The arboretum has a rich history which you can find on the member application on the site linked below. In short, during the American Revolution it was owned by Joseph Reed who fought at the North Bridge and the Battle of Bunker Hill and came home to a heroes welcome: most of his land was sold for nonpayment of taxes! It seems like we are doomed to repeating history as our heros of today frequently come home from war with similar tales. What was left of the land was later sold to the Tuttle family who grew and sold cranberries and apples for over 100 years. The Town of Acton bought the property in the year our country celebrated is bicentennial (1976) and in 1986 at Town Meeting it was designated as an arboretum. It turns out the two arboretums, Boston and Acton, are somewhat related. I am told by Joan Yatteau of the Friend of the Acton Arboretum that the former director of the Arnold Arboretum, Dick Howard, retired to Acton and helped in the early stages of development. In addition, two students at the then Landscape Design seminar at Radcliffe College helped to develop the master plan as part of their degree program. What a wonderful story of a wonderful project!

Image: Allium is a member of the onion family and is particularly attractive to shoot. Here, I was giving my friend Larry some pointers on how to use his new Nikon D200 with my Tamron 90mm/2.8 Macro lens.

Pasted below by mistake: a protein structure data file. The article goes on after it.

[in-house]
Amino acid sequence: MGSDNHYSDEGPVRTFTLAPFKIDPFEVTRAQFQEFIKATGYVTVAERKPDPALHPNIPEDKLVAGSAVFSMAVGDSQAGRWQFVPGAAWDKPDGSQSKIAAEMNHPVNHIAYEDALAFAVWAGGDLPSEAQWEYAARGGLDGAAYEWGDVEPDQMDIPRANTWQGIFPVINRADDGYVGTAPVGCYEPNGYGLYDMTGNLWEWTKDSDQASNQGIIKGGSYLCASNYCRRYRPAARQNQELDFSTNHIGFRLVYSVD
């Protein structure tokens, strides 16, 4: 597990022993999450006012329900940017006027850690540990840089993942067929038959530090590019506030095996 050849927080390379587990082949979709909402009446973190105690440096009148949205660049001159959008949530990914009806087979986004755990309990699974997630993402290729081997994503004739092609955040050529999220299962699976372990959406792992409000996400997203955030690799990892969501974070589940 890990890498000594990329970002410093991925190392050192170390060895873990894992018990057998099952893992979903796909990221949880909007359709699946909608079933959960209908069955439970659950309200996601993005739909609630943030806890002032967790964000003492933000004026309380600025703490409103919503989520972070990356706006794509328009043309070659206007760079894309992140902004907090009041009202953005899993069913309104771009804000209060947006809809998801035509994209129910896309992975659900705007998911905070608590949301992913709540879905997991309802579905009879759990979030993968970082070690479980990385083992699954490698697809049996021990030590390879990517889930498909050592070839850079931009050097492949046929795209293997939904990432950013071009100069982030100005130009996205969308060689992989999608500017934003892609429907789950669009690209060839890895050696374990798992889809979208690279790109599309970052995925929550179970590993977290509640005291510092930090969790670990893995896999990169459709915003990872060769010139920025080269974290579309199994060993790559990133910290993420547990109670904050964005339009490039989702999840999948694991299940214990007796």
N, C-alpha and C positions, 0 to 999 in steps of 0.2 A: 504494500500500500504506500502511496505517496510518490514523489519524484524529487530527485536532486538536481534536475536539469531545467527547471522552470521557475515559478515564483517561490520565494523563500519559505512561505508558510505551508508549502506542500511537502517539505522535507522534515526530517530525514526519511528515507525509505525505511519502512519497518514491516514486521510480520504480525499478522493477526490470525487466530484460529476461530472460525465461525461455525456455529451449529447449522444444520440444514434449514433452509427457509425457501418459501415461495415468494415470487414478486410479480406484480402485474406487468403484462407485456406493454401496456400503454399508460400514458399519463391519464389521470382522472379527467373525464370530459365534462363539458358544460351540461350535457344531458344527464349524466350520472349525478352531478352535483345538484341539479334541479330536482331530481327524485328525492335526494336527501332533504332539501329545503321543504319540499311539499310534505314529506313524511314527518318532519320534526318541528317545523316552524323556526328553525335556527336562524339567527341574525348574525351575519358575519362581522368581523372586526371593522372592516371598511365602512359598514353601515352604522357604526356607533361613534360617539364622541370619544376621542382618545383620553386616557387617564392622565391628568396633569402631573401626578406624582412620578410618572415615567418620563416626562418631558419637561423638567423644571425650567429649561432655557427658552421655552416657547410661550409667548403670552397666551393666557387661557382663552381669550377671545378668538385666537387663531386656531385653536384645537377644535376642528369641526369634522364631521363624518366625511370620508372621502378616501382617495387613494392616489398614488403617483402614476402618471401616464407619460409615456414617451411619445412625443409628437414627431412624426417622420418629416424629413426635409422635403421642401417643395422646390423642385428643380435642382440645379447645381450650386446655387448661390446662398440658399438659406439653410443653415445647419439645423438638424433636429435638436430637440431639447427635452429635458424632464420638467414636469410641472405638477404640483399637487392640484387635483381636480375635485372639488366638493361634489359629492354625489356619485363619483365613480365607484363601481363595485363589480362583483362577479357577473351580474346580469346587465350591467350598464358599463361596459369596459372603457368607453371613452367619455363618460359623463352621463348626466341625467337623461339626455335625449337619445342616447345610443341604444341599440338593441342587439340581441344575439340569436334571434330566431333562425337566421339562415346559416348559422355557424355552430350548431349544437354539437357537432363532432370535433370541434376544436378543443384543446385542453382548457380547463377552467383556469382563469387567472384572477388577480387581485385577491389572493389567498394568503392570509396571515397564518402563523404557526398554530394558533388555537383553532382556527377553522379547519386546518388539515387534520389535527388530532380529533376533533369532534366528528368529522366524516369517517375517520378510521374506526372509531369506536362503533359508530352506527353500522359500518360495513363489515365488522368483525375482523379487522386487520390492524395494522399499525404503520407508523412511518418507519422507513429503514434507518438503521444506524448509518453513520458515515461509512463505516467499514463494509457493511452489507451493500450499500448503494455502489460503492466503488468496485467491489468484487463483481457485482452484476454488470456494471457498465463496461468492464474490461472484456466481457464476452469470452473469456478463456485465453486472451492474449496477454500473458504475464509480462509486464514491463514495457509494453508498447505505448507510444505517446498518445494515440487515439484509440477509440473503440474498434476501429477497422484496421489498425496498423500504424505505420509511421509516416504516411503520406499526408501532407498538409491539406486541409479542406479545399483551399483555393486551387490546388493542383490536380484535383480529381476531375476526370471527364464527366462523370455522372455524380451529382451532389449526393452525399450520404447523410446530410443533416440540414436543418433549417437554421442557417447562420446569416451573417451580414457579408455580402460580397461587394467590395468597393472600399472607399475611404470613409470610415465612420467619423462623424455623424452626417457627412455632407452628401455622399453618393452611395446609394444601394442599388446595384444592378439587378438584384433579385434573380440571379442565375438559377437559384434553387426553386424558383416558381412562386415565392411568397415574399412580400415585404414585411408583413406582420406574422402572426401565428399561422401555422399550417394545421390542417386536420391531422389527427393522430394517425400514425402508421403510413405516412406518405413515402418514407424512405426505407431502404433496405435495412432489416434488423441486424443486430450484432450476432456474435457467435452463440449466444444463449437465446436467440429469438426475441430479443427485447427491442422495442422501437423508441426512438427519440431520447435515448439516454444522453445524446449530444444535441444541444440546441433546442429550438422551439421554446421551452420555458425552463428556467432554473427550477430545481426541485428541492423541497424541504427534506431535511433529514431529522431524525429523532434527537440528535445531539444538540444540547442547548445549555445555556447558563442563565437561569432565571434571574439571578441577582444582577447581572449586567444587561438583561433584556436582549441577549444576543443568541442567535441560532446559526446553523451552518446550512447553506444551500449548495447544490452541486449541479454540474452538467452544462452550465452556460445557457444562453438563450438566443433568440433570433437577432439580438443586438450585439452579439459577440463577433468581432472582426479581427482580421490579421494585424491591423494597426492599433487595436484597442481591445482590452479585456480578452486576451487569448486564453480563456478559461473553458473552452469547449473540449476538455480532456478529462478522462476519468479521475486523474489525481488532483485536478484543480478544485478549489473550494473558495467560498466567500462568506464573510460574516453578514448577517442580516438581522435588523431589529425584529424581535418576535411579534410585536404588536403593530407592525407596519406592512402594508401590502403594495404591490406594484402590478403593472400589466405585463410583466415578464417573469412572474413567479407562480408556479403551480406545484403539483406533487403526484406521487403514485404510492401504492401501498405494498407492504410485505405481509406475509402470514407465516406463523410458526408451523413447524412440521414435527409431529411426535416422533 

External Link: Acton Arboretum Official Site

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Stow Celebrates 325 Years!

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If you've ever been to a Stow SpringFest, you know it usually rains (or snows)! This year we got lucky. It was a very special year for us because our town celebrated its Tercenquarternary. What's that word you say? Well the word was "invented" for this occasion and simply means we celebrated our 325th anniversary. We had a huge parade this year. We had the Stow and Sudbury Minutemen, bagpipers, tractors, trucks, antique cars and fire trucks, a replica of the Stow West School (the 1-room schoolhouse still standing on Harvard Road), and a hayride. We even had ourselves a clown on a bike! The girl scouts carried the flags belonging to Stow over the years and the parade was closed by the famed Belgian horses of Rockbottom Farm.

The parade ended at Center School where the real festivities began. There were huge cakes to celebrate the Stow Community Chest's 25th anniversary, students playing instruments at the Stow Friends of Music booth, encampments of minutemen, animals, an old-fashioned broom maker, a blacksmith, spinning and weaving demonstrations, firemen playing "water polo", 20 information booths, and activities galore.